A Shepherd In the Wilderness
By Bennet Bauer
Being a priest in the Southwest in the 1870s was not a calling for the faint of heart.
Father Peter Anthony Levy, a French missionary, was one among the many circuit-riding priests of the Wild West. Throughout the 1870s, the number of Catholics in the Lone Star state rapidly increased, which created a need for priests to travel from town to town and even ranch to ranch. Life in the western wilderness was challenging, and the newly arriving settlers needed someone to minister to them more than ever before. Covering thousands of miles every year, the circuit-riders risked their lives to minister to Texans scattered throughout the state. Hardships and discomfort became routine to these courageous priests, who regularly faced storms, starvation, and outlaws, and Fr. Levy was no exception.
In 1875, Fr. Levy, while traveling through the bayous of Orange County, Texas, happened upon a bandit hideout. Held at gunpoint, the priest was forced to dismount. The outlaws promptly added Fr. Levy’s horse to their own string, along with the priest’s saddlebags and equipment. This included his altar stone, chalice, water, and food. In an attempt to make the priest show fear, they mocked him continually and at last brought him to a certain tree at the far edge of their camp. Several notches had been cut deep into the tree, and the bandits told him that each stood for a man who had crossed their path whom they had hung . After unsuccessfully trying to pressure the priest to beg for mercy, the ruffians told him to hit the trail. If he returned, they said, he would die by the same fate as their other victims.
Fr. Levy gave the bandits an answer they did not expect: “Boys, you have the drop on me now. I’ll do as you say. But remember this: I’ll be back, and I’ll make you line up together and recite the Lord’s Prayer.” With those parting words, the priest set out on foot, leaving the outlaws more amused than angry at his nerve.
Three days later, Fr. Levy galloped into the bandit camp with a new horse and a long gun strapped to his dusty saddle. He had returned, not only for his equipment and horse, but also to make good on his earlier claim. As the bandits reached for their guns, the priest whipped out his Winchester from its leather scabbard and cocked the weapon, all in one quick motion. The men froze, looking up at the unusual figure on horseback with scornful amusement in their eyes.
At last, one of them broke the silence by laughing and asked Fr. Levy if they were supposed to be intimidated by a priest holding a gun. “I can knock the eye out of a fly with this rifle,” Fr. Levy quickly answered back. With stunning rapidity, the priest turned in his saddle and blazed away at the notched tree. The astonished bandits stood, too bewildered to move. Shot after shot ripped into the trunk, the bullet holes forming the shape of a cross. The outlaws, many of whom had used a rifle since childhood, were no strangers to expert marksmanship, yet never before had they seen such perfect accuracy. The fact that it was a priest who was giving them this shooting display humbled them all the more. In seconds, the tense exchange was over.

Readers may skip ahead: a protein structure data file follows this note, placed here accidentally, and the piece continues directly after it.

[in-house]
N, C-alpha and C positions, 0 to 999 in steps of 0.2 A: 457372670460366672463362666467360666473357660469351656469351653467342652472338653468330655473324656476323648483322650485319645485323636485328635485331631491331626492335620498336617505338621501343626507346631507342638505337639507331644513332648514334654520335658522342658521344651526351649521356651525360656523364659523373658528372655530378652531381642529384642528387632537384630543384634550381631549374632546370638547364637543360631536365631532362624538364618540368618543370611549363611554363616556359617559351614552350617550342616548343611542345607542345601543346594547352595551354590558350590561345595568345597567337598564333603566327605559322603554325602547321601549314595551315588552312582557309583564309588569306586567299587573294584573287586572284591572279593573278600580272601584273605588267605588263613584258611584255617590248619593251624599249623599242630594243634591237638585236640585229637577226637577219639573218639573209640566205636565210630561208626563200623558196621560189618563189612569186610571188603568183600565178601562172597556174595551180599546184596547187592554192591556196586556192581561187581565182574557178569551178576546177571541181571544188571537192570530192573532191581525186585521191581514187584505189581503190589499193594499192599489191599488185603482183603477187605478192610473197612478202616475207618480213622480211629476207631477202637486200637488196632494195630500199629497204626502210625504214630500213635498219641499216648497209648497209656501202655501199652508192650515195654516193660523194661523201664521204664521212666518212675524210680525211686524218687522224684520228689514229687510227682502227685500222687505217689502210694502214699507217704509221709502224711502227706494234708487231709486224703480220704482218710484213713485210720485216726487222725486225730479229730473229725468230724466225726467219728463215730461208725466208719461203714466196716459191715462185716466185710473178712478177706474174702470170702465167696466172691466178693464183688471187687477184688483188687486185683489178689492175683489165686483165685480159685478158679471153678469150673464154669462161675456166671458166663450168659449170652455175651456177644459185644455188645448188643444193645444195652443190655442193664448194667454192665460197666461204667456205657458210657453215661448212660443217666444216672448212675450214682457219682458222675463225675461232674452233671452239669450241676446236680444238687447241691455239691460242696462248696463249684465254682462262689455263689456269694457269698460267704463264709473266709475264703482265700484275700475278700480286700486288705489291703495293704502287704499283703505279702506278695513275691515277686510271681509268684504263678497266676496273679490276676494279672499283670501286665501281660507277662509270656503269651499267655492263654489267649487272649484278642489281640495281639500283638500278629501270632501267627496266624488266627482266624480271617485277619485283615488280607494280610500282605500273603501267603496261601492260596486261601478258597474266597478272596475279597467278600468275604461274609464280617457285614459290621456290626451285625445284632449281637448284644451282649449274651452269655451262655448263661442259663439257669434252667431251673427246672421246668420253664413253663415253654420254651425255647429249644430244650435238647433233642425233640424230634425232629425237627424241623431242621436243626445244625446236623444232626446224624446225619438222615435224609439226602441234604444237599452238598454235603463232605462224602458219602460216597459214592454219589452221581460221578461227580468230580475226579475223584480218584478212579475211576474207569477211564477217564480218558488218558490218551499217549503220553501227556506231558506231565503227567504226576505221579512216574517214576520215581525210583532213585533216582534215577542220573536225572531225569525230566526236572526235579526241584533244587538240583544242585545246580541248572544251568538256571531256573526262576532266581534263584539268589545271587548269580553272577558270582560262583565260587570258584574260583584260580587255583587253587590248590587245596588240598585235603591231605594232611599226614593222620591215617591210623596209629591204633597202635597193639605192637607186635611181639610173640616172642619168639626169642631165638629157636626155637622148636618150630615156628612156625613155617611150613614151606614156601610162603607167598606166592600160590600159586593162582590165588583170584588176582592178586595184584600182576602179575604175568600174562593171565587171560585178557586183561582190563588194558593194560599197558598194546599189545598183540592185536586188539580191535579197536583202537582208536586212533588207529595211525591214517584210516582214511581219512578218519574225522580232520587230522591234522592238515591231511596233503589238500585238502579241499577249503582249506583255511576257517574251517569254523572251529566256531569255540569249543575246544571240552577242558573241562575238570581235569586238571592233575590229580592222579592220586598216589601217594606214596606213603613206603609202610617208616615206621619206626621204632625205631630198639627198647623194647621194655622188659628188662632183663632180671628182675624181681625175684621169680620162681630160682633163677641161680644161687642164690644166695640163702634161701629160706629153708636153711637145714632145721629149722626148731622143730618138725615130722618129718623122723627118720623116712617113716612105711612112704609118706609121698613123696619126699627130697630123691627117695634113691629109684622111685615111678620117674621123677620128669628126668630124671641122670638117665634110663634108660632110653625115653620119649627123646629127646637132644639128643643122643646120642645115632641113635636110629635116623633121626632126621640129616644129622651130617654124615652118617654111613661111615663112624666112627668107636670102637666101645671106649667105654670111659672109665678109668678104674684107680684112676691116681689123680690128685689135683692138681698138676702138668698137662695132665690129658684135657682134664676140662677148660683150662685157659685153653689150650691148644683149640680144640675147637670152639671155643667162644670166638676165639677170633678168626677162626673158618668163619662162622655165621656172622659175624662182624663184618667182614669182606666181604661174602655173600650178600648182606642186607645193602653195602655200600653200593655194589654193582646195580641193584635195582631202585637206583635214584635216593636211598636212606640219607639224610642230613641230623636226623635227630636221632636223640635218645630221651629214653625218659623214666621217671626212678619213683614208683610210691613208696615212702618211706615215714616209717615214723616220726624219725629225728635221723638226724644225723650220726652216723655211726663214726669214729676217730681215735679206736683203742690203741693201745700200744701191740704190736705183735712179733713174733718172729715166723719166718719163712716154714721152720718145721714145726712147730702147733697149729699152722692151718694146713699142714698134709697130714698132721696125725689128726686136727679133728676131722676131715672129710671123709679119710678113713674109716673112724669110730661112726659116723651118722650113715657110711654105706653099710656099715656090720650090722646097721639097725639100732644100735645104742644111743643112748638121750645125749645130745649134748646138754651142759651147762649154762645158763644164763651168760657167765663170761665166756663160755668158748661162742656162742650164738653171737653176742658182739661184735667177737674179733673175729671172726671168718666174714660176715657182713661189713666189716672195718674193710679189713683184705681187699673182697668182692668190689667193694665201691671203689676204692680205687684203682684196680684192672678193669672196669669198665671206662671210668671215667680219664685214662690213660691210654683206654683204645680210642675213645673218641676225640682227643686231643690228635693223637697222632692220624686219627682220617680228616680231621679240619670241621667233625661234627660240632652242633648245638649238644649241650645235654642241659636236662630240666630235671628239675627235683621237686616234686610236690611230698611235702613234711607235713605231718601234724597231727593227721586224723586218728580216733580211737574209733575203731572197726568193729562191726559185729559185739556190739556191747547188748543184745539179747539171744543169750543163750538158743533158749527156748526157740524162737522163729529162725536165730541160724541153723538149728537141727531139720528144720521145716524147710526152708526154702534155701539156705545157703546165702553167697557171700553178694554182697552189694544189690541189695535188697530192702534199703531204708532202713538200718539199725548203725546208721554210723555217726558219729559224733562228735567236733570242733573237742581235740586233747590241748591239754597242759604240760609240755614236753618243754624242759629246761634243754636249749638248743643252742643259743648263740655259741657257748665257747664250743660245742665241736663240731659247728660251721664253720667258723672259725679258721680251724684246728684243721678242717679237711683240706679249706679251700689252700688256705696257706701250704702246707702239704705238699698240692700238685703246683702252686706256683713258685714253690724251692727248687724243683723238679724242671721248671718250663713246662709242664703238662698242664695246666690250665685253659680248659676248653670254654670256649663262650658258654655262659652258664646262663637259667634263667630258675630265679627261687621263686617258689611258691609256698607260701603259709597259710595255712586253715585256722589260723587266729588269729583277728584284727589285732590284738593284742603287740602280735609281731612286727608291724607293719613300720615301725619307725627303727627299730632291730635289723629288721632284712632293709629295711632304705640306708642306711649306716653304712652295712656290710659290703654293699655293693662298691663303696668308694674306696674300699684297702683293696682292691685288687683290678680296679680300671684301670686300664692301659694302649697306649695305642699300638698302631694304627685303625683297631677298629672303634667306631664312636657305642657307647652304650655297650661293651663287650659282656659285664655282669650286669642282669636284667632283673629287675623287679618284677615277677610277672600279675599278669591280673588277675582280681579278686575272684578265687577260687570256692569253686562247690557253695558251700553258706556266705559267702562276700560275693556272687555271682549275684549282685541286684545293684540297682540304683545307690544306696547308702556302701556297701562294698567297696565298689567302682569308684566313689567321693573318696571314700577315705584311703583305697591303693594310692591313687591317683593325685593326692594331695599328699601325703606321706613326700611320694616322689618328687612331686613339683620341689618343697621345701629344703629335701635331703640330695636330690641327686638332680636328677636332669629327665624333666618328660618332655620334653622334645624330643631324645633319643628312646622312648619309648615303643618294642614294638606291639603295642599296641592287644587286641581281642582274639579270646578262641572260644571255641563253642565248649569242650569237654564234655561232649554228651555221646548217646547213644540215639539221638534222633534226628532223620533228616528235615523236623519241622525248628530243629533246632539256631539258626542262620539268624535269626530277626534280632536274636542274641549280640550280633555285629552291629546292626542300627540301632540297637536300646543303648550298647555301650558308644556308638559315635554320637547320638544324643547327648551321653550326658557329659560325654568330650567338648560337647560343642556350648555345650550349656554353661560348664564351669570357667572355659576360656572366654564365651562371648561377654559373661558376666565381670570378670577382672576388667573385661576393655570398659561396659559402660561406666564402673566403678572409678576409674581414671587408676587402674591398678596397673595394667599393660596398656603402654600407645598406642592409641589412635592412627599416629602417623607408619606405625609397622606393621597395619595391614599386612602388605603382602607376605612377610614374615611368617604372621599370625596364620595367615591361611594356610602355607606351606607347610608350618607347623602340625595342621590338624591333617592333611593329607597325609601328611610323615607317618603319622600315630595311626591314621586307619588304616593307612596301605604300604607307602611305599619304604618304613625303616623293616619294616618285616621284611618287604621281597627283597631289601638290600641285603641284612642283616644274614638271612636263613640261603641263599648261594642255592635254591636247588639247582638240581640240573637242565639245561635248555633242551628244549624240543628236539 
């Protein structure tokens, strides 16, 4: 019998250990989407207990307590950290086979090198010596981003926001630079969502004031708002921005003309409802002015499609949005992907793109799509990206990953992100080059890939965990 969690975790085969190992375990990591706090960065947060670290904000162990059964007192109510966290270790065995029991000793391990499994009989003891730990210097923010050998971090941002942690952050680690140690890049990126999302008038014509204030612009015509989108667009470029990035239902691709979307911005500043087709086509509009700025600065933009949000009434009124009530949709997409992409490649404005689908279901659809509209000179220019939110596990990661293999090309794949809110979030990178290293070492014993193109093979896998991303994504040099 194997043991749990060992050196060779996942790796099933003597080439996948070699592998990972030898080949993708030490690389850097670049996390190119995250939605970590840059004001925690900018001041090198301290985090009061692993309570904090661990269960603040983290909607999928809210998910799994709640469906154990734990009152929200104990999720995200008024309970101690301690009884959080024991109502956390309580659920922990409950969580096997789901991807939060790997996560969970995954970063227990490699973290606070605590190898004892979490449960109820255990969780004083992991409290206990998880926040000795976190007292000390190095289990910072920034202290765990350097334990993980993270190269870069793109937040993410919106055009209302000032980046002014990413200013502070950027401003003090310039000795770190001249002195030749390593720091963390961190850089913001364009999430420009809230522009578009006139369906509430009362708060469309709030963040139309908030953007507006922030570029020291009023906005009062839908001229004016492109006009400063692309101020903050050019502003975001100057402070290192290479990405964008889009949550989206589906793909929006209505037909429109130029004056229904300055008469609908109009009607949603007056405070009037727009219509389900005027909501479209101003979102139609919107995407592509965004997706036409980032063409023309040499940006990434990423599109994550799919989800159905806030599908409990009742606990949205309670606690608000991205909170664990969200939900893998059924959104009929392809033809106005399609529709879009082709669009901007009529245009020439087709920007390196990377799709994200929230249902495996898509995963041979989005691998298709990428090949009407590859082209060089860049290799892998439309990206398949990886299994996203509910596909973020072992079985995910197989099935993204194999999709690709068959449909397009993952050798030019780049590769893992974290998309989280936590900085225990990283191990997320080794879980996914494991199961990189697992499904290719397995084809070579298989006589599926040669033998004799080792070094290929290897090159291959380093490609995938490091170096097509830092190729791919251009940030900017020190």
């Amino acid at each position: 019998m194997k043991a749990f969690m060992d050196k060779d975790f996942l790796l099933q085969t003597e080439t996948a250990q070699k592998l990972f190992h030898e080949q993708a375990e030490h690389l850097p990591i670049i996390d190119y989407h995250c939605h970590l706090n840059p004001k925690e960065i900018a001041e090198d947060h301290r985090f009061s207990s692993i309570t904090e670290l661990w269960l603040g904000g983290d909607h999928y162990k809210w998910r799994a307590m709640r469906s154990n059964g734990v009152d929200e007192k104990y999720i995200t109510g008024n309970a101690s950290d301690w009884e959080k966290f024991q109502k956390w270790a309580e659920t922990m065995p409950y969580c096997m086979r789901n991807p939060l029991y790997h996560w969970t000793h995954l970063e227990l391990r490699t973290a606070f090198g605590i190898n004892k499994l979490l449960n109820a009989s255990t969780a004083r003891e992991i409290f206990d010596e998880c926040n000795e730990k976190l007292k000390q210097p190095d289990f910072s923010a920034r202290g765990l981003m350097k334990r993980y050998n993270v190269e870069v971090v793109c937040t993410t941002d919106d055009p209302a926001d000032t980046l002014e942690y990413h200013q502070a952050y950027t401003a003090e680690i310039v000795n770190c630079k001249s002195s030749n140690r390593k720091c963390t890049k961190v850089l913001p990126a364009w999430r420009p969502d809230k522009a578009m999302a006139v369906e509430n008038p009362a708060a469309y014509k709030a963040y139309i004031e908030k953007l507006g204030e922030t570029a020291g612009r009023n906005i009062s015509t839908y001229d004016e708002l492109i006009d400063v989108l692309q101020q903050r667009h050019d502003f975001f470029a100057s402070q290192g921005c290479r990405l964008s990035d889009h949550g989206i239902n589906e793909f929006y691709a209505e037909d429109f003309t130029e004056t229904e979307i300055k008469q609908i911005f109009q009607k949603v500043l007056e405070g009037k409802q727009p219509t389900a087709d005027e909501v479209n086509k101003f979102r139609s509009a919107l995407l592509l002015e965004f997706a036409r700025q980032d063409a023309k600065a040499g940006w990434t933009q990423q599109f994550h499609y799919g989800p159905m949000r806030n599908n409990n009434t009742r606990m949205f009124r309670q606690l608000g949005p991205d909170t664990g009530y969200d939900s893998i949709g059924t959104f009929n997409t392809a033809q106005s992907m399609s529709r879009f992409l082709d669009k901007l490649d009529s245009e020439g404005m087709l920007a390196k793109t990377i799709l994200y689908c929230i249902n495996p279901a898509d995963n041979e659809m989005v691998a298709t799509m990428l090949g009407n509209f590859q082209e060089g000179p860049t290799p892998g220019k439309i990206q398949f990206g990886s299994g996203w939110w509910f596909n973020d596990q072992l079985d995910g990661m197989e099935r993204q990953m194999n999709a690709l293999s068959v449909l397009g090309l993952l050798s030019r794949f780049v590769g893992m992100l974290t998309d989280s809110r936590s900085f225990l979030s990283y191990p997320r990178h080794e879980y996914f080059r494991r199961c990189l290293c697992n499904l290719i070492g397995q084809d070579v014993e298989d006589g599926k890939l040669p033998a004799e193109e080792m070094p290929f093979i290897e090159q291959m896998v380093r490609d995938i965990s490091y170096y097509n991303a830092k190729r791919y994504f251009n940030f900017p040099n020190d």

Swinging his long gun to cover the bandits, Fr. Levy signaled for them to move away from their weapons. Cowed, the outlaws obeyed. The priest lined them up in the middle of the camp and then paused, waiting expectantly. Realizing what he wanted, one of the ruffians reluctantly began the Lord’s Prayer. The other outlaws joined in, being careful to say the words with due reverence. When they had finished, Fr. Levy slid his Winchester back into its scabbard, retrieved his stolen horse and equipment, and rode out of the camp. Before joining the priesthood and coming to Texas, Levy had been a sharpshooter in the French Army. So good were his skills, it was said he could hit a man at more than a thousand yards.
It is impossible to believe that these outlaws were not in some way affected by their experience with Fr. Peter Levy. Not only had they been put in their place, but the priest had also allowed them to go free. His remarkable courage in the face of bandits displays his extraordinary determination and bravery. Every bit as daring and tough as the men who settled the Wild West, Fr. Levy serves as an example of how the circuit-riding priests would allow nothing to stand in their way.
Bennett Bauer is 17 years old, a senior in high school, and the author of Morning Star, a “Thoroughly Catholic Adventure on the High Seas.” He lives with his nine siblings on the Eastern Shore of Virginia and enjoys beach-combing for ship wreckage. He plans to attend Regent University Honors College, where he will pursue an English major.
Every time we administer the CLT, the forty highest-scoring students are invited to contribute an essay or piece of creative writing to the Journal. Congratulations to Mr. Bauer on his accomplishment! If you enjoyed this piece, you can see more from our top students in this essay on Shakespeare’s treatment of Mark Antony, or this short story adapted from Mark 5. And don’t miss our podcast on education and culture, Anchored.
Published on 21st March, 2022. Page image of Cathedral Rock, Sedona, AZ, by Tomas Castelazo (source).